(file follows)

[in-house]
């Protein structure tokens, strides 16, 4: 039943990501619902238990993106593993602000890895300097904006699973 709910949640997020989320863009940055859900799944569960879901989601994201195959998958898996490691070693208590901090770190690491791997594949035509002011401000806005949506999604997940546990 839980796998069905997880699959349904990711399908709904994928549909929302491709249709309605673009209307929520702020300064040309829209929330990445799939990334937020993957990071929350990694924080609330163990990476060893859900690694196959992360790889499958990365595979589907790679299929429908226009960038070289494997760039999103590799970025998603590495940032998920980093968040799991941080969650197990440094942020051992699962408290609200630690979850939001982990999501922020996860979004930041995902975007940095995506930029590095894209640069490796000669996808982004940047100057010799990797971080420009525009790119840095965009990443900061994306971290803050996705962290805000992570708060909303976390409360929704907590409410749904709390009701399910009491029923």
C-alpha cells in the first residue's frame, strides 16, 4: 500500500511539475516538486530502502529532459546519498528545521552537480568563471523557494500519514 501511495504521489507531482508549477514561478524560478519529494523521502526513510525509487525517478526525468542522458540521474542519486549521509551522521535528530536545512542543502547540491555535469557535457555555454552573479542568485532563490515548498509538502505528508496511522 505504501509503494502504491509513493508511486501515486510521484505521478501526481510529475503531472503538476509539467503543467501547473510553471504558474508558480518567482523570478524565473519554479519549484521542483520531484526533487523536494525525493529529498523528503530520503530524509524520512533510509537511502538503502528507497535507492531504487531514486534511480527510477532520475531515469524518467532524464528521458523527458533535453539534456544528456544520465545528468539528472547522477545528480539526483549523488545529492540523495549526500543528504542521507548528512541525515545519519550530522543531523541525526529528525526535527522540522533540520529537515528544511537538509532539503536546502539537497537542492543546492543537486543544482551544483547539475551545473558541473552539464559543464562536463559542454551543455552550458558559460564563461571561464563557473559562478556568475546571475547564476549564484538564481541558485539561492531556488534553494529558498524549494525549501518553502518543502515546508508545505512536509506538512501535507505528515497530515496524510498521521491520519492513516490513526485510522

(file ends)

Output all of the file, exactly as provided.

[in-house]
């Protein structure tokens, strides 16, 4: 039943990501619902238990993106593993602000890895300097904006699973 709910949640997020989320863009940055859900799944569960879901989601994201195959998958898996490691070693208590901090770190690491791997594949035509002011401000806005949506999604997940546990 839980796998069905997880699959349904990711399908709904994928549909929302491709249709309605673009209307929520702020300064040309829209929330990445799939990334937020993957990071929350990694924080609330163990990476060893859900690694196959992360790889499958990365595979589907790679299929429908226009960038070289494997760039999103590799970025998603590495940032998920980093968040799991941080969650197990440094942020051992699962408290609200630690979850939001982990999501922020996860979004930041995902975007940095995506930029590095894209640069490796000669996808982004940047100057010799990797971080420009525009790119840095965009990443900061994306971290803050996705962290805000992570708060909303976390409360929704907590409410749904709390009701399910009491029923």
C-alpha cells in the first residue's frame, strides 16, 4: 500500500511539475516538486530502502529532459546519498528545521552537480568563471523557494500519514 501511495504521489507531482508549477514561478524560478519529494523521502526513510525509487525517478526525468542522458540521474542519486549521509551522521535528530536545512542543502547540491555535469557535457555555454552573479542568485532563490515548498509538502505528508496511522 505504501509503494502504491509513493508511486501515486510521484505521478501526481510529475503531472503538476509539467503543467501547473510553471504558474508558480518567482523570478524565473519554479519549484521542483520531484526533487523536494525525493529529498523528503530520503530524509524520512533510509537511502538503502528507497535507492531504487531514486534511480527510477532520475531515469524518467532524464528521458523527458533535453539534456544528456544520465545528468539528472547522477545528480539526483549523488545529492540523495549526500543528504542521507548528512541525515545519519550530522543531523541525526529528525526535527522540522533540520529537515528544511537538509532539503536546502539537497537542492543546492543537486543544482551544483547539475551545473558541473552539464559543464562536463559542454551543455552550458558559460564563461571561464563557473559562478556568475546571475547564476549564484538564481541558485539561492531556488534553494529558498524549494525549501518553502518543502515546508508545505512536509506538512501535507505528515497530515496524510498521521491520519492513516490513526485510522